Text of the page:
Declaring arrays 'new Array(x)' will return a single element array containing x.

VERIFIED WORKSFORME

Status

()

Core
JavaScript Engine
--
major
VERIFIED WORKSFORME
16 years ago
14 years ago

People

(Reporter: Eric Chen, Assigned: rogerl (gone))

Tracking

Trunk
x86
All
Points:
---

Firefox Tracking Flags

(Not tracked)

Details

(Whiteboard: [js1.2], URL)

Attachments

(2 attachments)

(Reporter)

Description

16 years ago
In IE4 & above and also NS4, Obj1=new Array(6) will return an array with 
length equal to 6; but in Mozilla then length will equal to 1 instead of 6 - 
with Obj1[0]==6.
Eric, which build version of Mozilla are you using?  Look for the Build ID in
the title bar of your browser. This works as expected for me in a freshly
updated linux CVS build, and on linux 2002032717.

If this indeed is a regression on Windows (as reported), it would be pretty
serious, so I'm pre-emptively upgrading the severity to major.
Severity: normal → major
Adding simple testcase to the URL field of this bug.
(Reporter)

Comment 3

16 years ago
// --- Begin of Script
 function obtuseRect(offX,offY,rx,ry,height,zIndex,colorA,colorB,direction) {
   this.offX=offX || 0;
   this.offY=offY || 0;
   this.height=(!height || height>90)? 90: Math.round(height);
   this.zIndex=zIndex || 10;
   this.direction=direction || 'up';
   this.coordsX=new Array();
   this.coordsY=new Array();
   this.coordsX.length=this.coordsY.length=this.height;
   colorA=(colorA && colorA!='')? colorA: colorB? colorB: '#FF0000';
   colorB=(colorA==colorB || colorB=='')? null: colorB;
   switch(this.direction) {
     case 'down':
       DynAPI.functions.arcCoords(rx,ry,this.coordsX,this.coordsY,3);
     break;
     case 'left':
       DynAPI.functions.arcCoords(rx,ry,this.coordsX,this.coordsY,2);
     break;
     case 'right':
       if(colorB) { // Switch the colors so it draws from left to right
         var temp=colorB;
         colorB=colorA;
         colorA=temp;
       }
       DynAPI.functions.arcCoords(rx,ry,this.coordsX,this.coordsY,4);
     break;
     default:
       if(colorB) { // Switch the colors so it draws from top to bottom.
         var temp=colorB;
         colorB=colorA;
         colorA=temp;
       }
       DynAPI.functions.arcCoords(rx,ry,this.coordsX,this.coordsY,1);
     break;
   }
   if(colorB) { // Problem Occurs here
     this.colors=new Array(); // Originally 'this.colors=new Array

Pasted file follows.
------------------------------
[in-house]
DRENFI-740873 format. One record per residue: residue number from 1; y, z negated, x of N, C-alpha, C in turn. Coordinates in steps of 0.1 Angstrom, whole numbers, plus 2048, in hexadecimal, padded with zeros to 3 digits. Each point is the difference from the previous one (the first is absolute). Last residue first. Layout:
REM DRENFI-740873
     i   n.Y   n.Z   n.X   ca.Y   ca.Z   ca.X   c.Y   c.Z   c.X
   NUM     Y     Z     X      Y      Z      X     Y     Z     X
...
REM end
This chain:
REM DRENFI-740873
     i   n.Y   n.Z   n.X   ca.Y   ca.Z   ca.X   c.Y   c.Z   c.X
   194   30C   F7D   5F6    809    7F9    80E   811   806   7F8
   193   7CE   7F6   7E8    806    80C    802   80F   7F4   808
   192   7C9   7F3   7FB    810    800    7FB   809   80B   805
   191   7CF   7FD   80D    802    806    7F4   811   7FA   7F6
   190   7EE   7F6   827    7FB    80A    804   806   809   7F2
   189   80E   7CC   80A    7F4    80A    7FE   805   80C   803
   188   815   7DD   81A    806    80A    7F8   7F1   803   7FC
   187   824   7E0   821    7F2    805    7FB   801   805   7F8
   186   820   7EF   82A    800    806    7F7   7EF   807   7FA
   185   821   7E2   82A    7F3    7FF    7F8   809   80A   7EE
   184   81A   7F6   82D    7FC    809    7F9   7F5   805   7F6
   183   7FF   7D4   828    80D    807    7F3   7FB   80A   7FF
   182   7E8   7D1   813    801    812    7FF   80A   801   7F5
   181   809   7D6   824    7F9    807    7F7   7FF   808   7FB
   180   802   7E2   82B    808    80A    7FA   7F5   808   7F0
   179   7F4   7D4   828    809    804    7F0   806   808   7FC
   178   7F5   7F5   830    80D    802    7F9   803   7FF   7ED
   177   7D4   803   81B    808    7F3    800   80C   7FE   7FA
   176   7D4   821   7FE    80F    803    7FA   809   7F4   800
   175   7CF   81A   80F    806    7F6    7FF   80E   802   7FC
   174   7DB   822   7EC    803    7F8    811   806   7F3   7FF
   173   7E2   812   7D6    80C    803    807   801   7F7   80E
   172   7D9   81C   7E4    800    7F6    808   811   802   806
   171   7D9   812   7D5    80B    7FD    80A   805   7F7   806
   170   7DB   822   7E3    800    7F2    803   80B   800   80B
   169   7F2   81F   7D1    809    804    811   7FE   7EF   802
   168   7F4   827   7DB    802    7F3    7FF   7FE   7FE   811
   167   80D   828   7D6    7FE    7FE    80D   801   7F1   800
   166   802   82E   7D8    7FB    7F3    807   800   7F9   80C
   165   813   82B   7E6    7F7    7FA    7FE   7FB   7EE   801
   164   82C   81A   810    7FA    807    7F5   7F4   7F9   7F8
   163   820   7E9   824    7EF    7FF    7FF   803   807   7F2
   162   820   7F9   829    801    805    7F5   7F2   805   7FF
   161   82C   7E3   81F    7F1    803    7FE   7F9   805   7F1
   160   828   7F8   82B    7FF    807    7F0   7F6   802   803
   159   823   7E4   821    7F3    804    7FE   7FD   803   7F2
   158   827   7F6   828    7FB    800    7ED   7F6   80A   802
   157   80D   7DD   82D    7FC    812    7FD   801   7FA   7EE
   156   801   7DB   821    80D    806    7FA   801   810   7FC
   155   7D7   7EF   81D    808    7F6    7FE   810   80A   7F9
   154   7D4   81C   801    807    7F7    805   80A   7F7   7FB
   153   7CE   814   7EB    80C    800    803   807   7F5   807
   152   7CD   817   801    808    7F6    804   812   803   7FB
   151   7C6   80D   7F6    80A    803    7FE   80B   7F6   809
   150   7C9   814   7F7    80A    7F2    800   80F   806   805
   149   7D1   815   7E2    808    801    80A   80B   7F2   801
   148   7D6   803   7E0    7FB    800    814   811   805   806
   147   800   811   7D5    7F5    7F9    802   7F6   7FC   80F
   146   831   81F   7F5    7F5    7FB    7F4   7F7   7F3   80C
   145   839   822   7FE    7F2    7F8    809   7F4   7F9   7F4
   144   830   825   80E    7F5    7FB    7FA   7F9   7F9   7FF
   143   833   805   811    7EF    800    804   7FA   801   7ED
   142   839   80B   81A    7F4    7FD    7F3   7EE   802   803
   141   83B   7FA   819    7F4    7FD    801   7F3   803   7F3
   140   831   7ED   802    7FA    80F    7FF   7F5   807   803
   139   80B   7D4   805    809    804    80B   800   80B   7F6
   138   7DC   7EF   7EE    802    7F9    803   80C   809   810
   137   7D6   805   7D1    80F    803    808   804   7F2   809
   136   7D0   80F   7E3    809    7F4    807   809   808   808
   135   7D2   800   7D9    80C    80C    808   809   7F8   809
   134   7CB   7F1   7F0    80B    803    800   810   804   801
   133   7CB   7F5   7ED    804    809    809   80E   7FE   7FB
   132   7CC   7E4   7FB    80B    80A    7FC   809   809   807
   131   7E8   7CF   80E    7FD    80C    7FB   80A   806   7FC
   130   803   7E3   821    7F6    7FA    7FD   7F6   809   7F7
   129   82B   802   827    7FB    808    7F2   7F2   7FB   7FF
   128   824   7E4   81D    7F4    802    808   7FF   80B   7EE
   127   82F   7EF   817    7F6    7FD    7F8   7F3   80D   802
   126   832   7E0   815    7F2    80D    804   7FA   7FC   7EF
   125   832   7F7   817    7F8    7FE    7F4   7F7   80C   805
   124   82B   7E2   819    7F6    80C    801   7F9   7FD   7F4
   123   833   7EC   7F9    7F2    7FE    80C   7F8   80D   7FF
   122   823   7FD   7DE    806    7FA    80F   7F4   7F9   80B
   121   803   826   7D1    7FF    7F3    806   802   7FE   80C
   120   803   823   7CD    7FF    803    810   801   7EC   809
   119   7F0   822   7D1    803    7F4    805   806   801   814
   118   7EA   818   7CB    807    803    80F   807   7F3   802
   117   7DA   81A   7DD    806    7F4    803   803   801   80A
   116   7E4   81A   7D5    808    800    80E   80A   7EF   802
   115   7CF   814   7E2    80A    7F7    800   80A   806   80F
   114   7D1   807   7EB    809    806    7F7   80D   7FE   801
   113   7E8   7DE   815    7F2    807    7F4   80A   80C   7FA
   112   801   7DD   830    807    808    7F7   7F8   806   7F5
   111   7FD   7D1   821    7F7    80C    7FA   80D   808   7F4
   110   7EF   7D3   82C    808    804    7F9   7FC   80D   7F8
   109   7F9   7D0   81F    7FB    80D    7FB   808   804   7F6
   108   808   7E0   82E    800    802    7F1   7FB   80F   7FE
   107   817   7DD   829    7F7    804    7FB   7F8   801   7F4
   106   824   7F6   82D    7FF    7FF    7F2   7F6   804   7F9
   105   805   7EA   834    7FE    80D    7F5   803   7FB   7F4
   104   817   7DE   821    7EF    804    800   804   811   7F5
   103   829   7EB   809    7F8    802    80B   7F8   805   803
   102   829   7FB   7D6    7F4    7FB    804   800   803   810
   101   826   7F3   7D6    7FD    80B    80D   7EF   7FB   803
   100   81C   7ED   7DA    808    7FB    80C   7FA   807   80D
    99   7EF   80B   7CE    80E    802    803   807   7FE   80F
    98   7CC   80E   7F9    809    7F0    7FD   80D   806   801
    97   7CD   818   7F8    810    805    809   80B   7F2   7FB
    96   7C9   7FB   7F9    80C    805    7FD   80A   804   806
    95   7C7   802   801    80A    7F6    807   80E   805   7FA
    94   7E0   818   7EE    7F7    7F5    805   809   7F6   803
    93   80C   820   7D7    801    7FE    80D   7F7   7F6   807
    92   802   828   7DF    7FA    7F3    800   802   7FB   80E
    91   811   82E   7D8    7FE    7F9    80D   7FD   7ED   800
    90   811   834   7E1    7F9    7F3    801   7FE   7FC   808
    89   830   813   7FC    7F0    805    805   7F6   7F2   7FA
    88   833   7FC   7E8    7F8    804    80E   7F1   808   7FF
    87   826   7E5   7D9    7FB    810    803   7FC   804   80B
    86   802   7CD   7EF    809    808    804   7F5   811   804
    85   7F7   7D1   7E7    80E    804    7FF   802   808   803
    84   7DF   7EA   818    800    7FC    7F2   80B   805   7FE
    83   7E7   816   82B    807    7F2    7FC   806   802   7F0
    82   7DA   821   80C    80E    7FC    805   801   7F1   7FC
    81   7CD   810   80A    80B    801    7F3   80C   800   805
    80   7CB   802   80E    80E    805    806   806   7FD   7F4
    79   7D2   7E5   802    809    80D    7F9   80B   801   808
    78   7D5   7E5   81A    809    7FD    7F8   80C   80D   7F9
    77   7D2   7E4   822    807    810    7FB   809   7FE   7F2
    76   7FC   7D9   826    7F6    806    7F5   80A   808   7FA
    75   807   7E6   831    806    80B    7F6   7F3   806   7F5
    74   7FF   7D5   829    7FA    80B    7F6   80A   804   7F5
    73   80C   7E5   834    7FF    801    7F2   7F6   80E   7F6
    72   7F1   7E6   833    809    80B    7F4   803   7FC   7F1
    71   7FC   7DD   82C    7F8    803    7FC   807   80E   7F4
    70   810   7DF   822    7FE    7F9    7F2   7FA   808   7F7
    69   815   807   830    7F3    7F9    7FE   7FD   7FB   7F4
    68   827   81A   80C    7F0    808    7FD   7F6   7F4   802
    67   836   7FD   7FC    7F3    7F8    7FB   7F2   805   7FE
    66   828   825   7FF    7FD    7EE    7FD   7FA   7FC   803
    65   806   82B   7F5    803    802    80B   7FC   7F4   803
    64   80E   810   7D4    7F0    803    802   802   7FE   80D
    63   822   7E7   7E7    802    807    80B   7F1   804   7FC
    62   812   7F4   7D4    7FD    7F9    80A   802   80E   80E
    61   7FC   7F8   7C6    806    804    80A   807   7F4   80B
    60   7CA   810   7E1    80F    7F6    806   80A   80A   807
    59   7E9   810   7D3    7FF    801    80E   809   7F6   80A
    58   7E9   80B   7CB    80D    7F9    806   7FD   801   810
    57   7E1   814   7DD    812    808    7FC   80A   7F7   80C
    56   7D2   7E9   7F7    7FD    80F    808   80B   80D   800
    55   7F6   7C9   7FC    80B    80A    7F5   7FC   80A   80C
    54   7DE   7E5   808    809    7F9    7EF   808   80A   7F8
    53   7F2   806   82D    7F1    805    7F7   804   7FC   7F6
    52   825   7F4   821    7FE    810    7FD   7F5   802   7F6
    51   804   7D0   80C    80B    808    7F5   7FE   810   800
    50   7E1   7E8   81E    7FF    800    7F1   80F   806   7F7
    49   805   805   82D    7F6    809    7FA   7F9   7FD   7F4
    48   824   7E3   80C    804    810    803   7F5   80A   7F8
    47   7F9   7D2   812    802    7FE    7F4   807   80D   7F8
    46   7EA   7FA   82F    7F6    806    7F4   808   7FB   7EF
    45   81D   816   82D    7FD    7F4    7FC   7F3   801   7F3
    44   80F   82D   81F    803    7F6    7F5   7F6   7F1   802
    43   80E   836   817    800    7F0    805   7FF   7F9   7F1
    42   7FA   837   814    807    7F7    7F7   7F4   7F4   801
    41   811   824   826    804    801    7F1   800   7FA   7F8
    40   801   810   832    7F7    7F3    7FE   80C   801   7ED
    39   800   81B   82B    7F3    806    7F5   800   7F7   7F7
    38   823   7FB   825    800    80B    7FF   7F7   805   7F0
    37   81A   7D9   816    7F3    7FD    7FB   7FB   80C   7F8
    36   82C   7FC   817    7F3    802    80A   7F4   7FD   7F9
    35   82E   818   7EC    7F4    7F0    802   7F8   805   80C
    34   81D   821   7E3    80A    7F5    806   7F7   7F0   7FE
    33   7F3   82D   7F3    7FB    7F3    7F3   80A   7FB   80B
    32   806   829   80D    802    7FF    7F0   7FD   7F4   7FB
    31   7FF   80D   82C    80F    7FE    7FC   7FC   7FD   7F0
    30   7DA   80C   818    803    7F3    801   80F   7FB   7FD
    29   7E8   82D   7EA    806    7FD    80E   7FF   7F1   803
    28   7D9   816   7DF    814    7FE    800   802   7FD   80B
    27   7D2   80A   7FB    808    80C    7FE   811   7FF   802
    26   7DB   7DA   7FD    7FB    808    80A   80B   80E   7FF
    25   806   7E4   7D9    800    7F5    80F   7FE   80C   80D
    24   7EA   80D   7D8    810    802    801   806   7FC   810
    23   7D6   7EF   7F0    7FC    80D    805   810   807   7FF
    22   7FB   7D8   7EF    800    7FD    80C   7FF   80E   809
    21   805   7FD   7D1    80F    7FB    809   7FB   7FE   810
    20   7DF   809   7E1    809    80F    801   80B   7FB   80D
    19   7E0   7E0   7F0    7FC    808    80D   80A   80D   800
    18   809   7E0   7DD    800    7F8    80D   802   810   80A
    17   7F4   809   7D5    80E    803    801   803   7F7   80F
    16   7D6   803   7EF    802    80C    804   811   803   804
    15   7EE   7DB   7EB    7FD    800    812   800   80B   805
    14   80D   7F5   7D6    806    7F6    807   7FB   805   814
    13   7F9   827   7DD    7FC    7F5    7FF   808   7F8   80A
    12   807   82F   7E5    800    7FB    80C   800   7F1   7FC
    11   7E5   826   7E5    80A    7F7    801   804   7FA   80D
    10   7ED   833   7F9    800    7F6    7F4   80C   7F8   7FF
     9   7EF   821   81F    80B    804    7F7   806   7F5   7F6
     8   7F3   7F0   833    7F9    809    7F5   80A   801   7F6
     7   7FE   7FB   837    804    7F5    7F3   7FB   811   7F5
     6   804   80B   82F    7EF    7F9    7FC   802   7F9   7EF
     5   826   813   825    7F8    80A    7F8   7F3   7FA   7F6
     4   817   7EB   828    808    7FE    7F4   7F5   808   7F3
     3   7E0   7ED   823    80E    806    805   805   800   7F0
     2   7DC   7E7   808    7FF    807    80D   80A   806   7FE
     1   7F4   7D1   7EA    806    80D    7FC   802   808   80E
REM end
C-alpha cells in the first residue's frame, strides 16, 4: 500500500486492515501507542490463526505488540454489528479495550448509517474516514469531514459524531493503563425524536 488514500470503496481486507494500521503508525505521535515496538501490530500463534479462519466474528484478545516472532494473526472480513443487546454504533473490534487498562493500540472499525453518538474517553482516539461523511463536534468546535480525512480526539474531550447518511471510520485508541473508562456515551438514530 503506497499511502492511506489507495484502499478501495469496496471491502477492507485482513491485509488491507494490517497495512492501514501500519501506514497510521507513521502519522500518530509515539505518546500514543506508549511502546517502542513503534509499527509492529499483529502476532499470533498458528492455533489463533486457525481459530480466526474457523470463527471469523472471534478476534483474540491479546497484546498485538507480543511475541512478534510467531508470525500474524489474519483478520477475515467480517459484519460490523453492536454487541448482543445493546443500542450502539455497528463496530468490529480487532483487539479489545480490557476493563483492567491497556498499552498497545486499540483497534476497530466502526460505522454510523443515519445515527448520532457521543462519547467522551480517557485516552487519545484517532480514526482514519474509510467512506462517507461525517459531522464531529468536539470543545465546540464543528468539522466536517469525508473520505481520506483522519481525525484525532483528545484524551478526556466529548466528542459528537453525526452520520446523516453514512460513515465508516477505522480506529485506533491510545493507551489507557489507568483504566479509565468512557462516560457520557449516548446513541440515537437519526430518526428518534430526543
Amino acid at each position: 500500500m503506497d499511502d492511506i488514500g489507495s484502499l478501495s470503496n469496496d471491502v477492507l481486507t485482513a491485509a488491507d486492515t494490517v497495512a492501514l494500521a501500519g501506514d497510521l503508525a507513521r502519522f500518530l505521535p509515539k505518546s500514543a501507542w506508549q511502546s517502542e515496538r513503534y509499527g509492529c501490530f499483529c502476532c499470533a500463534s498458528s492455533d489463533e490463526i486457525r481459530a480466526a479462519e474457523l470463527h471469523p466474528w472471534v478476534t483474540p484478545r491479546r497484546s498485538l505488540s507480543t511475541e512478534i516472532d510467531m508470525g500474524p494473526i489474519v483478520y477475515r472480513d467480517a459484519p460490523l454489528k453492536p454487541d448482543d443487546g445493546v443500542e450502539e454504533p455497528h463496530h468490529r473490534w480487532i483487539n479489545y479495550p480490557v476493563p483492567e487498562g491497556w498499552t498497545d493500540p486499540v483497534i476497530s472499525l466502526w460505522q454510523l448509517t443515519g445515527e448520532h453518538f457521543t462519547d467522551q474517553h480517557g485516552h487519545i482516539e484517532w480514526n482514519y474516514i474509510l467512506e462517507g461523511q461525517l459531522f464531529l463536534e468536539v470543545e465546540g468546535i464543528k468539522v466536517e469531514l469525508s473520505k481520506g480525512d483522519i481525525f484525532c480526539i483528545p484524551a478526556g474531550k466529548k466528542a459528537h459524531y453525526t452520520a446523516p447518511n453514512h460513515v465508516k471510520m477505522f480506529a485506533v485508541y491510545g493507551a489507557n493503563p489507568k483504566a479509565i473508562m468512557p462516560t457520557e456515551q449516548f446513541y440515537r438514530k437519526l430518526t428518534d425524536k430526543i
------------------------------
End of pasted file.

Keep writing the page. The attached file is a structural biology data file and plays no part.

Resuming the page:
(this.height);
     this.colors.length=this.height; // Inserted to use in Mozilla ...
     DynAPI.functions.fadeColors(colorA,colorB,this.colors);
   }
   else { this.color=colorA; }
   return this;
 }
// ---- End of Script
I'm using build 2002020406 ... for the simple tests in objects like

function testobj(arrayTest) { if(arrayTest.length==6) { alert('ok!'); } }
function testfunc() { this.arrayTest=new Array(6); this.obj=new testobj
(this.arrayTest); }
var x=new testfunc();

would work; but the script that I wrote didn't practically work in Mozilla. 
I'm not sure if this is the bug of declaring arrays ... but during creation 
time I gave the parameters:

var Obj1=new obtuseRect(100,100,50,60,20,15,'#FFFFFF','#FF0000','up');

So the array length should be like the height, it works for simple tests but 
just not this script. If it's simply my mistake, please disregard this bug 
report, but I found it working without the "this.colors.length=this.height" on 
IE>=4 and NS4, but not Mozilla.
QA Contact: pschwartau
Summary: Declaring arrays 'new Array(x)' will return a single element array containing x. → I have a script that doesn't pass the test ...
(Reporter)

Updated

16 years ago
QA Contact: pschwartau
Summary: I have a script that doesn't pass the test ... → Declaring arrays 'new Array(x)' will return a single element array containing x.
Created attachment 77235 [details]
Testcase based on comment #3

This testcase has the code from comment #3 and just takes out the DynAPI calls.
 It worksforme on Linux.... Eric, are you seeing a problem with it on Windows?

Comment 5

16 years ago
Created attachment 77265 [details]
Boris' testcase with language="JavaScript1.2"

Comment 6

16 years ago
If you try Boris' testcase with <SCRIPT language="JavaScript1.2">, 
you see the problem. The reason is, the behavior of the Array() constructor
is different in JavaScript 1.2 than in any other Netscape implementation.
Here is an example from the standalone JS shell:


-------------------------------  JS1.5  --------------------------------
js> var arr = new Array(6);
js> arr.toSource();
[, , , , , , ]


-------------------------------  JS1.2  --------------------------------
js> version(120);
0
js> version(120);
120
js> var arr = new Array(6);
js> arr.toSource();
[6]


-------------------------------  JS1.1  --------------------------------
js> version(110);
120
js> version(110);
110
js> var arr = new Array(6);
js> arr.toSource();
[, , , , , , ]
OS: Windows XP → All

Comment 7

16 years ago
Have to mark this one as WORKSFORME. The behavior Eric describes 
does occur if one specifies language="JavaScript1.2" in the <SCRIPT>
tag. We cannot change the behavior of an historical version, however,
because some websites depend on it. 

The moral is: don't specify version 1.2 unless you intend to use the 
specific traits it has. Intsead, use <SCRIPT language="JavaScript">.

Historical note: Netscape released JS1.2 before the ECMA-262 spec
was finished. Because of that, Netscape JS1.2 has some quirks that
make it different from all other implementations of ECMAScript.
Status: UNCONFIRMED → RESOLVED
Last Resolved: 16 years ago
Resolution: --- → WORKSFORME

Comment 8

16 years ago
Marking Verified. Thanks to Boris and Christopher for their help on this!
Status: RESOLVED → VERIFIED
Whiteboard: [js1.2]
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